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Unions vow to drag SABC back to court over “unfair” retrenchments

The Broadcasting, Electronic, Media and Allied Workers Union (Bemawu) has vowed that it will once again drag the SABC to the labour court, following the retrenchment of 621 workers at the public broadcaster last week. 

Bemawu, the Communication  Workers Union (CWU)  and the Information Communications and Technology Union (ICTU) are locked in talks over how they will approach their court challenge. They are set to finalise their strategy by the end of the week.

“We are still having serious talks as unions, with another meeting due Thursday 8 April. We are also compiling a list of all the applicants, with some being the sacked workers. 

“There are a lot of grounds we have identified to challenge this retrenchment. It was unfair. Some of the workers said they decided to take voluntary packages because the SABC was being unreasonable. One member alleges that they were being offered the same salary they earned 35 years ago to keep their job at SABC,” said Bemawu spokesperson Hannes du Buisson.

“One of the things we are challenging is the unfair manner in which the organisation selected who should be retrenched. They used flawed requirements for certain posts just to exclude some workers. We are convinced we have a case and are willing to challenge.”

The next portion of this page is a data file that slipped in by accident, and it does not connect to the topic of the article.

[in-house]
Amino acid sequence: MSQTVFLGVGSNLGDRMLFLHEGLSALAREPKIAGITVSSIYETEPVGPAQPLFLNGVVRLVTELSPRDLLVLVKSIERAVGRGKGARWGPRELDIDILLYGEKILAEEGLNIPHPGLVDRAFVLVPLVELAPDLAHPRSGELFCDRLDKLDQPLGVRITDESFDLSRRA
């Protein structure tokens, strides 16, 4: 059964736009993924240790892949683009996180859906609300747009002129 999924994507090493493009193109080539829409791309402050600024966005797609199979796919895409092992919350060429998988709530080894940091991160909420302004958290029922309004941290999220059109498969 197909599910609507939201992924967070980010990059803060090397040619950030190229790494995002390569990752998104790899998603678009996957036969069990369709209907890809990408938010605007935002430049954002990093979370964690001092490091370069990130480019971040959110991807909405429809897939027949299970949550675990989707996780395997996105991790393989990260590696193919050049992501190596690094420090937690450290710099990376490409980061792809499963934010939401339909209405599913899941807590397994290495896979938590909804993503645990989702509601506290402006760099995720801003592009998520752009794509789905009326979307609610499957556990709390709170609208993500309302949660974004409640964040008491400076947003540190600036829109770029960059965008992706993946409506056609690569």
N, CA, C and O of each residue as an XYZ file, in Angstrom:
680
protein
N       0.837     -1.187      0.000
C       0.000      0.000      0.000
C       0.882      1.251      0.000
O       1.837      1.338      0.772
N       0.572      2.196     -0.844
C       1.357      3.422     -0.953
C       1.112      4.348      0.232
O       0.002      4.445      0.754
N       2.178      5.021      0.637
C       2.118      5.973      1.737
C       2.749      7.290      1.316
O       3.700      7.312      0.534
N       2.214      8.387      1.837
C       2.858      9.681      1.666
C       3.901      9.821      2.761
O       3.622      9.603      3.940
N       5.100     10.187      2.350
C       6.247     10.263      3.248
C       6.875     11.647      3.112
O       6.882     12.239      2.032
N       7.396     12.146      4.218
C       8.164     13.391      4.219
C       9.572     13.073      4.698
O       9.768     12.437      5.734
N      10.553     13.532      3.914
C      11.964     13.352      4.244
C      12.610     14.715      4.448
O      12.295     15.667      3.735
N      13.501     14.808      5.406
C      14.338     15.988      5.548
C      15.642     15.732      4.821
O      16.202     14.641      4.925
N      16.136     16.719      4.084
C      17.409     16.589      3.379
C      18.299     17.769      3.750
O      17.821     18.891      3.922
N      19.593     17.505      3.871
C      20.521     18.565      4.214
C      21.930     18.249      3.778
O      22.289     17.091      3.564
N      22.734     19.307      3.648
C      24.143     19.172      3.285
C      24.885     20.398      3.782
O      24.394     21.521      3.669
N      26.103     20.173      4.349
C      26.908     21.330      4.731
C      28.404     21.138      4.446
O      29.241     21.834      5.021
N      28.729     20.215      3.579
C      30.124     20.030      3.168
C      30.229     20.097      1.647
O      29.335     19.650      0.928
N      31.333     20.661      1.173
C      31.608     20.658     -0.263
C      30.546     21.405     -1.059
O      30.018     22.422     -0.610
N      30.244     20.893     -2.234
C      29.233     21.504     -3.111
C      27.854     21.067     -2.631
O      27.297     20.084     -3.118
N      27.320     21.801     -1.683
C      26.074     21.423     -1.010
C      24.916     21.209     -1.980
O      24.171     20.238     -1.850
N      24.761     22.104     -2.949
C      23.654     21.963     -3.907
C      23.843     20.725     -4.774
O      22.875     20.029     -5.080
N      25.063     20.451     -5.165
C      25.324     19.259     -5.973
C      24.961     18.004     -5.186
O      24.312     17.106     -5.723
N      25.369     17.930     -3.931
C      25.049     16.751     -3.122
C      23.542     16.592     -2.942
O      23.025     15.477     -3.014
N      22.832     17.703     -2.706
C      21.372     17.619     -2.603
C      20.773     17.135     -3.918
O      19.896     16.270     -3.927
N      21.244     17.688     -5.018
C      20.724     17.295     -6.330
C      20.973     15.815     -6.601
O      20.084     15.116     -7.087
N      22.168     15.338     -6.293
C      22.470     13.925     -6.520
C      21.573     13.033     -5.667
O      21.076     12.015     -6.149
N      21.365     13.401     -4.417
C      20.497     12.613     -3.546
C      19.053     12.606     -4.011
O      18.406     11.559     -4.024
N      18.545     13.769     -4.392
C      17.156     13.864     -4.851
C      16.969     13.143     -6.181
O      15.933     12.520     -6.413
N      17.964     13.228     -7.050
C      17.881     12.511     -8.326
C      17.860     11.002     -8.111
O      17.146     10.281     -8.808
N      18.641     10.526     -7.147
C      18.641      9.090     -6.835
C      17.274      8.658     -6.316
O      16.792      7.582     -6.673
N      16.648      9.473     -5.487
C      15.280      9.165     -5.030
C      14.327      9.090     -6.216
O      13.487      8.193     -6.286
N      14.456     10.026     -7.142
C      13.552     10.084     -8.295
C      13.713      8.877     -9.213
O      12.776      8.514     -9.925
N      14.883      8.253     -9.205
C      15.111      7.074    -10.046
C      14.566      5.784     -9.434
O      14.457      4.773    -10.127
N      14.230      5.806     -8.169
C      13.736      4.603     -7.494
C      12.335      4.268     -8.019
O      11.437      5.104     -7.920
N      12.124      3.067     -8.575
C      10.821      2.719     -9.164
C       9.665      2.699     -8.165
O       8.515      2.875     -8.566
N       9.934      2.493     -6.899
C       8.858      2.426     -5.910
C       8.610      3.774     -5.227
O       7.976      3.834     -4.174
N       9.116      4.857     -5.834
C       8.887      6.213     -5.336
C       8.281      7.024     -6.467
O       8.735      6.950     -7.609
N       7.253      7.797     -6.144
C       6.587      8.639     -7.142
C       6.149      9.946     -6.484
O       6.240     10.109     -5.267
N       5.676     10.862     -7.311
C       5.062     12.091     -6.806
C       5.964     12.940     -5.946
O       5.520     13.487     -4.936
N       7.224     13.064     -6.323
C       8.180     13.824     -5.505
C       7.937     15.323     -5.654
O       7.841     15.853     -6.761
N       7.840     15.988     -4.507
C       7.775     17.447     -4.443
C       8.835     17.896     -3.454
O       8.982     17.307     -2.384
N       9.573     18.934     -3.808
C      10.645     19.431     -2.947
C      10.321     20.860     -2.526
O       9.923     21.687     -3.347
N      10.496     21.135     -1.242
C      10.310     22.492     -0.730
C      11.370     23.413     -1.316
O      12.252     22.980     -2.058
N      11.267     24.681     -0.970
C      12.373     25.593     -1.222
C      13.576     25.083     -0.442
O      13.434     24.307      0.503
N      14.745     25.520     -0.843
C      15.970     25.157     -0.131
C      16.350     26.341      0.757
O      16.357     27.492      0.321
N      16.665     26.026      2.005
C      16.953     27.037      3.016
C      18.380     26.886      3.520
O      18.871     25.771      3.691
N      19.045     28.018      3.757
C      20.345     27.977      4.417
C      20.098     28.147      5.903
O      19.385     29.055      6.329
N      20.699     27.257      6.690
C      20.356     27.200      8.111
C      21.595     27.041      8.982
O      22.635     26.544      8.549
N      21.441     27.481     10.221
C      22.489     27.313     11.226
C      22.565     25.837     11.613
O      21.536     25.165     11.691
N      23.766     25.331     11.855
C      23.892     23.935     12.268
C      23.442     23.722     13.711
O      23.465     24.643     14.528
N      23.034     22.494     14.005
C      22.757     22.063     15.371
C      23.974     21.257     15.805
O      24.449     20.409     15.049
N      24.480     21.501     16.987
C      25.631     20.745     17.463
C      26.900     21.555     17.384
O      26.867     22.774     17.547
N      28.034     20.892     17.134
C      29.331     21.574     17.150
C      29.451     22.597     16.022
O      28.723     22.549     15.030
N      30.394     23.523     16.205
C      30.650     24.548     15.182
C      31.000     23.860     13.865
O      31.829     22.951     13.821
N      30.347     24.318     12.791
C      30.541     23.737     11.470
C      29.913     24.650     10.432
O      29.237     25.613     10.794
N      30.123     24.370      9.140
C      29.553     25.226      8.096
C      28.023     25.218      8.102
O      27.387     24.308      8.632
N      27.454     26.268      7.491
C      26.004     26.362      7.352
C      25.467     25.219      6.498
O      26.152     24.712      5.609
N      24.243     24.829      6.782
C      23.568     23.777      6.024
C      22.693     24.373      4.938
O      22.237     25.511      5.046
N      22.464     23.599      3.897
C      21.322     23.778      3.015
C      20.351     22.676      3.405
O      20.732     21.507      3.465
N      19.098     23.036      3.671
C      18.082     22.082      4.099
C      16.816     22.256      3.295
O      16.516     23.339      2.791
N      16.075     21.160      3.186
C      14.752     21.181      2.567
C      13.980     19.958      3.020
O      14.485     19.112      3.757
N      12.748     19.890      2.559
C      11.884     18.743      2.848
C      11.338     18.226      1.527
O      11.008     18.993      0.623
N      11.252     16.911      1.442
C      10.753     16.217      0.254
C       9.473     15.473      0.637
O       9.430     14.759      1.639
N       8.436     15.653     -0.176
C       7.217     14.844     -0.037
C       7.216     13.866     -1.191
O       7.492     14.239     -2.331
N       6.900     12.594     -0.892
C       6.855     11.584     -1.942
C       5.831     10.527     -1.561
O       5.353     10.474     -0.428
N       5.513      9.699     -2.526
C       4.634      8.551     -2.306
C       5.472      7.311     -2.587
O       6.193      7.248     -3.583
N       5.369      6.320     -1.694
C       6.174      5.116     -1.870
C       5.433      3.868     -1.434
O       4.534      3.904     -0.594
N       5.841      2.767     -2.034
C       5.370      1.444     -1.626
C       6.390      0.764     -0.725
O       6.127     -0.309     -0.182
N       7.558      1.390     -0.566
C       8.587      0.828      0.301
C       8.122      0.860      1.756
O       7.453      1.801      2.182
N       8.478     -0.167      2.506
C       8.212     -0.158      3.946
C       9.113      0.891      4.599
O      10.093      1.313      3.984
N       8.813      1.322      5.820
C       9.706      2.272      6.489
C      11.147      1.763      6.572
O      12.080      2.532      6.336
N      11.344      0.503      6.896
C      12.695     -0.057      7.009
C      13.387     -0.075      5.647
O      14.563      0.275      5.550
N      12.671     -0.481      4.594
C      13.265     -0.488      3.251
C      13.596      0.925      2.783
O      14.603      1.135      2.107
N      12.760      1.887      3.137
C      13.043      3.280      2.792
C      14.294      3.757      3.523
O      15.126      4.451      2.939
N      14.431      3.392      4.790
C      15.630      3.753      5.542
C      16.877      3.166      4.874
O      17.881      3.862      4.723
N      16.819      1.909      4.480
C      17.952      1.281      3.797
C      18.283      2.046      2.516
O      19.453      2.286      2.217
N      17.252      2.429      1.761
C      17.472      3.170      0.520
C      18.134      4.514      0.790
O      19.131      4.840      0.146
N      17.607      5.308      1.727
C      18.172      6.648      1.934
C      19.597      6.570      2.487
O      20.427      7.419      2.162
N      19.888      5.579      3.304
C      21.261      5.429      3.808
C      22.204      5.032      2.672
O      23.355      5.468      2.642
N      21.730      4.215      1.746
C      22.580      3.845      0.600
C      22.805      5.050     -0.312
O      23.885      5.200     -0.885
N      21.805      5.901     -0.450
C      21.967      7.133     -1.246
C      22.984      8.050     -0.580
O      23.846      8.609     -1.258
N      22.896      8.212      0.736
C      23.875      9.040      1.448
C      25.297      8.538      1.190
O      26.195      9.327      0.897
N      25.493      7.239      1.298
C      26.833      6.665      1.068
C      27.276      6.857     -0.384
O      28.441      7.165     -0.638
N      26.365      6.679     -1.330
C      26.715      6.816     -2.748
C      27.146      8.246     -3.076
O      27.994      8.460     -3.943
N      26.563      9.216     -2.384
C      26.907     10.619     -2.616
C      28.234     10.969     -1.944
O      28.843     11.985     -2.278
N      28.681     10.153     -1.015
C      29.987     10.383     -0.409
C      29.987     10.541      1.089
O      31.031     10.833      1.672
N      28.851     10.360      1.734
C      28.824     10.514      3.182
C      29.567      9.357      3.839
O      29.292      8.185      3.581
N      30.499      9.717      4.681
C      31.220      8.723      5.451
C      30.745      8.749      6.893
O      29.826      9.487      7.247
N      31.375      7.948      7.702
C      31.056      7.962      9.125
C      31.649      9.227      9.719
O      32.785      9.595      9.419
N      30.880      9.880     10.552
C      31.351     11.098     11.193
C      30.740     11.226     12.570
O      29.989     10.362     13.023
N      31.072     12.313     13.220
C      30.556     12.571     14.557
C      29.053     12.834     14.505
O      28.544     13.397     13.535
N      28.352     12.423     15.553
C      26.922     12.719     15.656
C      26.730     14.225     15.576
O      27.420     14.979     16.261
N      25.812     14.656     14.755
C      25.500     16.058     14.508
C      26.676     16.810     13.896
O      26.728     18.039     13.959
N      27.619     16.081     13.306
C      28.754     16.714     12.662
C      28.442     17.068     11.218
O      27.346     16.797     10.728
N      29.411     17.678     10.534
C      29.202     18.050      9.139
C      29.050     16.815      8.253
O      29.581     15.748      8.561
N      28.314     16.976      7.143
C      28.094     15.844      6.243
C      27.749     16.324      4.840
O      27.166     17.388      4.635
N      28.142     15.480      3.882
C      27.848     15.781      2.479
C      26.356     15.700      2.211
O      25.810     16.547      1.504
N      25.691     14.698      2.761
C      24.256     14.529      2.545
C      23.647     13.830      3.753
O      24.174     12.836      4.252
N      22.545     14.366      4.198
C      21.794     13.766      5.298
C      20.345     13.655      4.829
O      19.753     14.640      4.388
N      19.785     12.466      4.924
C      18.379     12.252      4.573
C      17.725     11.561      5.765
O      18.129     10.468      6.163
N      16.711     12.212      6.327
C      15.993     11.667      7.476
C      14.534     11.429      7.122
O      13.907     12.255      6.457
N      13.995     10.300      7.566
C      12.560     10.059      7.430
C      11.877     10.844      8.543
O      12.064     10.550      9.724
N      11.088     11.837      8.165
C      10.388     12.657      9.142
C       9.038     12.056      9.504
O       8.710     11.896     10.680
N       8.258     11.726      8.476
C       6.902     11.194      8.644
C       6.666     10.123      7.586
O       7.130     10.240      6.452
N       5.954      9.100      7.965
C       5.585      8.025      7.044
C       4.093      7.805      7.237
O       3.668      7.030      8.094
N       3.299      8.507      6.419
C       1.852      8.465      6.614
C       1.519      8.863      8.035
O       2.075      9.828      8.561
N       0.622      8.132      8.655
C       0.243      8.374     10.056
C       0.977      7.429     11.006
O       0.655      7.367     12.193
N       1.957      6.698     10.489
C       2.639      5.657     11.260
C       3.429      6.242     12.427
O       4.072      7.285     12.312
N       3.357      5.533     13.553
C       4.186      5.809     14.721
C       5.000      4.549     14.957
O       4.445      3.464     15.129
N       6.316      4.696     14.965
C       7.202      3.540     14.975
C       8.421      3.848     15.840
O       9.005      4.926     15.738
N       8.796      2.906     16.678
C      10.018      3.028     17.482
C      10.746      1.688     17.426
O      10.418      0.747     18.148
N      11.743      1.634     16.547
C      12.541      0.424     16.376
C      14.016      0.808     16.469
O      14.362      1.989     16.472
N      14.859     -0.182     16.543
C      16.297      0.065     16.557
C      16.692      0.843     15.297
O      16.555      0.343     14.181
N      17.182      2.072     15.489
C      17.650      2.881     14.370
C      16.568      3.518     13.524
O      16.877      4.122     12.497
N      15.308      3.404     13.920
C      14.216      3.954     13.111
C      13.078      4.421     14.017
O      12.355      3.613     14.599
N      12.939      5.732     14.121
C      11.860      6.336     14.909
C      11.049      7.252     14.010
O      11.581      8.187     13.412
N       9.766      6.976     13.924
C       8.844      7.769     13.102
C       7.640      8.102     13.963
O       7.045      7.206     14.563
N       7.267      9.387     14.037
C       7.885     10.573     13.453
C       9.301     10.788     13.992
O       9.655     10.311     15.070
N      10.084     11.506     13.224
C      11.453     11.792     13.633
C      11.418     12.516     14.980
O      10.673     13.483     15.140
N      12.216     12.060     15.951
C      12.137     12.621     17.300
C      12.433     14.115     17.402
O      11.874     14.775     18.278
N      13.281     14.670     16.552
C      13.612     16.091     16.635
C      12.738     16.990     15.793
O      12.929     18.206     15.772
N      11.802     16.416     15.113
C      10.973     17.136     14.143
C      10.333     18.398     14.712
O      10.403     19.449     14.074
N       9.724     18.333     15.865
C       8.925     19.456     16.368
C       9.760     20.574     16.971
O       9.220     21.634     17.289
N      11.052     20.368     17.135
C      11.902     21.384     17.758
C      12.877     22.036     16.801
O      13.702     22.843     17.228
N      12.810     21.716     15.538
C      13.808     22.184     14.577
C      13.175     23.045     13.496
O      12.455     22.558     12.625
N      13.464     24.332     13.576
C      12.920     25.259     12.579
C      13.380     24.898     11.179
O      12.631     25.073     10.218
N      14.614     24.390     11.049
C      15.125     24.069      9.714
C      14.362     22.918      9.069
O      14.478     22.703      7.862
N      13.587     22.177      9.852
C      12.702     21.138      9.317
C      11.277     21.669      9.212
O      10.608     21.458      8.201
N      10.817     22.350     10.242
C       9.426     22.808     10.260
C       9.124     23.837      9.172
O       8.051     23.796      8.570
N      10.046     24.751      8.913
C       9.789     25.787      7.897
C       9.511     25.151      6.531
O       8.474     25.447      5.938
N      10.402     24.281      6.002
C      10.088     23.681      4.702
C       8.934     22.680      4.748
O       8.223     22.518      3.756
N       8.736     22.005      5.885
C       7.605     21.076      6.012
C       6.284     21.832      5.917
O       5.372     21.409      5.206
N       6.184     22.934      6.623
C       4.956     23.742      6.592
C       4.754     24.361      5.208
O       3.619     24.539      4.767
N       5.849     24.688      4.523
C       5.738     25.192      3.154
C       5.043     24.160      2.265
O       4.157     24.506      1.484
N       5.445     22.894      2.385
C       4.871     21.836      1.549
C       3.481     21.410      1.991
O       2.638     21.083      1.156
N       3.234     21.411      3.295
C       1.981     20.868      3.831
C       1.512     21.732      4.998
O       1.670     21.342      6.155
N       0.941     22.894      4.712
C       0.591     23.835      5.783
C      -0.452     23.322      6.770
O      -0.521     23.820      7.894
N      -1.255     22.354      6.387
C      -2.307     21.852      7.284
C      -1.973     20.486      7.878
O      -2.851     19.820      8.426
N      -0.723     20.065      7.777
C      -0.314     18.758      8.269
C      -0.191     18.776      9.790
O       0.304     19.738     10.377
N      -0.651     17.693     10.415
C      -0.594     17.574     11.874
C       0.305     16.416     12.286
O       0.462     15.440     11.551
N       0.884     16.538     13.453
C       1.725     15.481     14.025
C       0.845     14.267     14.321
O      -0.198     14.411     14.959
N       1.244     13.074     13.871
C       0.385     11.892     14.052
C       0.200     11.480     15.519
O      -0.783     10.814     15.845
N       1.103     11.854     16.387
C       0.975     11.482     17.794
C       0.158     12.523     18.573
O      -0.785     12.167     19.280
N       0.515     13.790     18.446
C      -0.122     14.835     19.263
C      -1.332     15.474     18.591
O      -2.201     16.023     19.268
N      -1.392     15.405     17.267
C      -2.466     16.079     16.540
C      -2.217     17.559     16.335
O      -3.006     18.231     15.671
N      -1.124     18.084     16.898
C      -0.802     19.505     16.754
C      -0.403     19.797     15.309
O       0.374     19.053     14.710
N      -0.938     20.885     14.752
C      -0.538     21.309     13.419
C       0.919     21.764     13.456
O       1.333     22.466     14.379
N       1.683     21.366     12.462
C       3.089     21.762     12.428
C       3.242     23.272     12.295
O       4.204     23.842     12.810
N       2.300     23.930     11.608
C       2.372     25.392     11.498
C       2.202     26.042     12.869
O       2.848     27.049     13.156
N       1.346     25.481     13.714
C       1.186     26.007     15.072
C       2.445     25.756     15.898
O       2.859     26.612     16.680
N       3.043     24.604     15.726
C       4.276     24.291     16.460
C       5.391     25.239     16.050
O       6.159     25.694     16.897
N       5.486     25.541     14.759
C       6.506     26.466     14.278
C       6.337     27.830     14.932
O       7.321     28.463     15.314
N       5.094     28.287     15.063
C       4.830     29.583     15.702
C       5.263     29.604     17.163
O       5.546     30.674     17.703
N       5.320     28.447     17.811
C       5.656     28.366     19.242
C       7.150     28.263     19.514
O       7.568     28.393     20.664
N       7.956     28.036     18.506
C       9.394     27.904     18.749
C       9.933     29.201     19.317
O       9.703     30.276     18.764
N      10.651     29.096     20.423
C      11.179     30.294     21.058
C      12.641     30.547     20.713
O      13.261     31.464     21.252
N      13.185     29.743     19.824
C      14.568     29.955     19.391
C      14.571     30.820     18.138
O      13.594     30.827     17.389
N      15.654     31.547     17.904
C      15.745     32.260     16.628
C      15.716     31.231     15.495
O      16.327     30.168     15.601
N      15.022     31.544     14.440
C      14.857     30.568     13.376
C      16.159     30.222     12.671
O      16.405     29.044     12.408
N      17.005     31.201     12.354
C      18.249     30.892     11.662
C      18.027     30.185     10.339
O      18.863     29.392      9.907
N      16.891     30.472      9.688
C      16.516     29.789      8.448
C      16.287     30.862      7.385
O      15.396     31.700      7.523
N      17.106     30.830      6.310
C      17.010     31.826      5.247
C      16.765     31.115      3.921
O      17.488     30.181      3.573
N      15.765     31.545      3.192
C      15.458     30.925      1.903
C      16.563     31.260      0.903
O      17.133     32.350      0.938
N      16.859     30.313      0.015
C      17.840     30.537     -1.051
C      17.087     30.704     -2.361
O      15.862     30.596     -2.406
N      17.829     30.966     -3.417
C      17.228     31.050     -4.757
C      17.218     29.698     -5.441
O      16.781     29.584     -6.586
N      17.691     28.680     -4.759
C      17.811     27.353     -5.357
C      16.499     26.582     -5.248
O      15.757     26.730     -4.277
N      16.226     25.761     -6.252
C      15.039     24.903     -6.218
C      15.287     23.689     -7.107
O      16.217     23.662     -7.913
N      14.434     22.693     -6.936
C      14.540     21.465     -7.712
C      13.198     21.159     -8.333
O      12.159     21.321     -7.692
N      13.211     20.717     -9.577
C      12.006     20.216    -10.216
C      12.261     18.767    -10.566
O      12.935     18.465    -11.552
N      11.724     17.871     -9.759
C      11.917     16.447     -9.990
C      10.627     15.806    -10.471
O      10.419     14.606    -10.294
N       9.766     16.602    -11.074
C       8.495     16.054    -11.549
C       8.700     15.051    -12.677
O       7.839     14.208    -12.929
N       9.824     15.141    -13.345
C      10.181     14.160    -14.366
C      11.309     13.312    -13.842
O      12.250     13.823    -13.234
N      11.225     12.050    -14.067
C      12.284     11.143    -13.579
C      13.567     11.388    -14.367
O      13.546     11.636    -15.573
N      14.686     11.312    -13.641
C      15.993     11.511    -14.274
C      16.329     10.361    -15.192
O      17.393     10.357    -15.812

Du Buisson said the unions were “shocked” and “offended” by the outsourcing of work, particularly marketing work, at the broadcaster. 

“They have hired an entire external agency to handle their marketing now, which is supposed to be a role fulfilled by employees internally,” said du Buisson.

According to the unions, the SABC has also been keeping unqualified personnel in acting positions for a long time to avoid permanently filling crucial positions. This will also be part of their court argument.

In the mass restructuring at the SABC, 621 employees bowed out last week as the public broadcaster finalised its “emotionally charged” section 189 process.

SABC chief executive Madoda Mxakwe admitted that the retrenchments were difficult, but said they were necessary to ensure the financial viability of the broadcaster.

The SABC’s spokesperson, Mmoni Seapolelo,  said the broadcaster was confident that it followed every necessary step to ensure that the retrenchment process was fair.

“The SABC has concluded its section 189 process and has  transitioned into the new fit-for-purpose structure. This follows an extensive consultation process and rigorous recruitment and selection process across the organisation. 

“The section 189 process, while difficult for all stakeholders, was but part of a turnaround plan that will help to reposition the organisation to become financially sustainable and allow the SABC to proudly execute its mandate to serve the people of South Africa,” she said.

The section 189 process would withstand legal scrutiny, she added. “This has been validated by three labour court judgments that stated that the SABC has conducted itself in a fair, transparent and procedural manner, while at all times negotiating in good faith,” said Seapolelo. 

The retrenchment of 600 SABC workers was announced last year. Notices were served in June 2020, with consultations ongoing. The process took nine months to complete. 

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Chris Gilili
Chris Gilili is a climate and environmental journalist at the Mail & Guardian’s environmental unit, covering socioeconomic issues and general news. Previously, he was a fellow at amaBhungane, the centre for investigative journalism.

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